Canterbury Farming Article April

Canterbury Farming Article April

Health and Safety: Don’t forget to check your blind spot

The Agricultural industry makes up a majority of the workplace incidents reported across New Zealand. Given the wide spread of this industry in North Canterbury it is important employers and employees are aware of their responsibilities in order to keep incidents to a minimum.

Under the Health and Safety at Work Act 2015 (the Act), anyone that runs a workplace has a duty-of-care to ensure the health and safety of those in that workplace. The duty extends to not only employees of the farm, but also anyone who enters that farm in the course of business.  In cases where accommodation is provided as part of employment, which we often see in North Canterbury, the duty-of-care may also apply to the use of that accommodation.

The duty-of-care only requires the employer to go as far as “reasonably practicable” to prevent risks to health and safety. What is “reasonably practicable” will change depending on the nature of the work. The standard may be higher for those working out on the farm compared to those primarily managing the admin. Anyone running a farm will need to think about possible risks that could cause harm and take actions to eliminate, minimise, or manage those risks. Action must be taken in regards to any recognised risks, it is not enough to merely acknowledge the risk in order to avoid committing an offence under the Act.  It is also important that anyone running a farm in North Canterbury is thorough with their risk assessments as an offence can be committed under the Act by failing to consider a risk in the first place.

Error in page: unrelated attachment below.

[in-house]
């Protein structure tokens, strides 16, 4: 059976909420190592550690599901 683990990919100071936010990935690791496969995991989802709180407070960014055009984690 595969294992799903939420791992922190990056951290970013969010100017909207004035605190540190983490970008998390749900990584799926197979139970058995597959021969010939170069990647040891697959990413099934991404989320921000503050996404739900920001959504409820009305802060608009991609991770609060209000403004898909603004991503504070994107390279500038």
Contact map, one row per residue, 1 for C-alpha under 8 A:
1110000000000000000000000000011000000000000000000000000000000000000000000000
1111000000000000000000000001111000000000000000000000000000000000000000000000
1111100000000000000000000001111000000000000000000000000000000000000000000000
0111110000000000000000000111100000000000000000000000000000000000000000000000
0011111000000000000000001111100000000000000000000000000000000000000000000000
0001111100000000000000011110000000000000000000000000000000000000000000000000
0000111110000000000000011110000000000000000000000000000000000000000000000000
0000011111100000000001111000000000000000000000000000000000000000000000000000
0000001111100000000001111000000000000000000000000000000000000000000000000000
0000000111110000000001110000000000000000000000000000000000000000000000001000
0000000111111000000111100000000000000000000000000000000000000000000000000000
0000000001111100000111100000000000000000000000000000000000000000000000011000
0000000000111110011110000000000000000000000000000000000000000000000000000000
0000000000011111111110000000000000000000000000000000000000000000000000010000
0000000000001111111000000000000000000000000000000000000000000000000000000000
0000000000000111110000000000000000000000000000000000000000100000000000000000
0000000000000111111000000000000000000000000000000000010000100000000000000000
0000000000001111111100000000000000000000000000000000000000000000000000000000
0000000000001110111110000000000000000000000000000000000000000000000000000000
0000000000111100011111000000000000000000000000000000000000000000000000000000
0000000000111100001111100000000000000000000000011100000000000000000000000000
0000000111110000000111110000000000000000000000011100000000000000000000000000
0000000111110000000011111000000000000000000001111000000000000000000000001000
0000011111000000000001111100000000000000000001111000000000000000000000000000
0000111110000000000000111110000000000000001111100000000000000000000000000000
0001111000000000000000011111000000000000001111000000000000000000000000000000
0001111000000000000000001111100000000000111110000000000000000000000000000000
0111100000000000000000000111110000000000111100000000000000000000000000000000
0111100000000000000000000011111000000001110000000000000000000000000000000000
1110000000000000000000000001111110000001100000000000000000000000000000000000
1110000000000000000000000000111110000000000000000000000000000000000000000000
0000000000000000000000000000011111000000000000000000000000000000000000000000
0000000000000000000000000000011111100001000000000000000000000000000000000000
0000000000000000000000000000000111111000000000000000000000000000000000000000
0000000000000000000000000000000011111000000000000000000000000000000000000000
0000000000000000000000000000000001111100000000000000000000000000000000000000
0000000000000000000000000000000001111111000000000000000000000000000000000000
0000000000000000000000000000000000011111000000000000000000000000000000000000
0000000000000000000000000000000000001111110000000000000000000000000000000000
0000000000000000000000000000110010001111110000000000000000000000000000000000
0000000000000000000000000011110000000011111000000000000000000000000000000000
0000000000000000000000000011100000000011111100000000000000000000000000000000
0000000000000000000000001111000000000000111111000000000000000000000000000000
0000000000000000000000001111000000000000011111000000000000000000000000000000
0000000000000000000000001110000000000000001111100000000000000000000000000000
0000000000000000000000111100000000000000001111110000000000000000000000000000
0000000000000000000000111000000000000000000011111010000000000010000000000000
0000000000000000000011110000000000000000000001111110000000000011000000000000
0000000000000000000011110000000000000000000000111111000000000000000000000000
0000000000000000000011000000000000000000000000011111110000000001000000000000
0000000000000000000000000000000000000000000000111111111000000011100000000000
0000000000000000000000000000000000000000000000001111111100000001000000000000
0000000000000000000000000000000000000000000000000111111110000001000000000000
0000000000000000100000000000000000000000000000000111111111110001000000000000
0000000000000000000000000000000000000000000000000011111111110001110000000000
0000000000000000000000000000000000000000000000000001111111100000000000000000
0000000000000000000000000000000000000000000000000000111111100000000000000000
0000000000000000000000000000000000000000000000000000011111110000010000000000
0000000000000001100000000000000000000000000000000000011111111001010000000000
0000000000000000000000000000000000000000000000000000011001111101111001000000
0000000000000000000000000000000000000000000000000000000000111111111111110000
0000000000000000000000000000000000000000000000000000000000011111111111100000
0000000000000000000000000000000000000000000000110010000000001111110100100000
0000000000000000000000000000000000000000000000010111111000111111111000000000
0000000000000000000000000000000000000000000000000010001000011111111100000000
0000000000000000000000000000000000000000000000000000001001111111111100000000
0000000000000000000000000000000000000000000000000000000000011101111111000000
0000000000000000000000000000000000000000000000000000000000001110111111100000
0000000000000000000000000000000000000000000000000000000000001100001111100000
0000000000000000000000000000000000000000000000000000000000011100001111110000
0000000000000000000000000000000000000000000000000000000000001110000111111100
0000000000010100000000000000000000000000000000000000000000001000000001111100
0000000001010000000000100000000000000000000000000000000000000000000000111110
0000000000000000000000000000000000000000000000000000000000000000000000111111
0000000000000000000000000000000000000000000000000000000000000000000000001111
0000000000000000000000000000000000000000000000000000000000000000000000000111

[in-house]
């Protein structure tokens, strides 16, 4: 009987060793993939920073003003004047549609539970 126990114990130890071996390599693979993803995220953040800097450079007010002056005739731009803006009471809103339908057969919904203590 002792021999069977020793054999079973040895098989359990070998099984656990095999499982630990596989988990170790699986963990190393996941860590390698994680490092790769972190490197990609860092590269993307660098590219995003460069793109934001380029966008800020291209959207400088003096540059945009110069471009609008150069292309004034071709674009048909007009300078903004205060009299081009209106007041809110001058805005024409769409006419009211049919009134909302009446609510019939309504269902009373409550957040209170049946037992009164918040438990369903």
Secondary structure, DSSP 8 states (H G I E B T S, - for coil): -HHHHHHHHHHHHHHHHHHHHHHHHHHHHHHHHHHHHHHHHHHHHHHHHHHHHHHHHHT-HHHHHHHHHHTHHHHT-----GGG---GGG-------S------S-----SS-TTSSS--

Not all duties fall on the employer. Under the Act, employees and other persons entering the farm must take reasonable care for their own health and safety. In a practical sense this will mean that employees need to engage with any policies put in place by the employer, listen to any reasonable instruction with regard to health and safety (such as wearing safety gear), and not act in a way which unnecessarily puts themselves in danger.

The Act introduced new penalties for workplaces who breach this duty-of-care. These penalties impose hefty fines for employers and in extreme cases can include prison time. In the last two years WorkSafe has imposed fines on employers in the Agriculture industry of upwards of $200,000 for breaches that could have arguably been avoided.

The most common breaches of the duty-of-care on farms across North Canterbury come down to poorly maintained equipment and poorly trained staff. Some of the easiest things an employer can do to help ensure they will not be liable for any fines is to make sure the equipment, including vehicles, are regularly checked and maintained, and to ensure staff are attending regular training on use of equipment and ways they can protect themselves, especially those working very physical jobs.

If you have any questions about your obligations under the Act we advise you speak to a solicitor.

Brydie McFall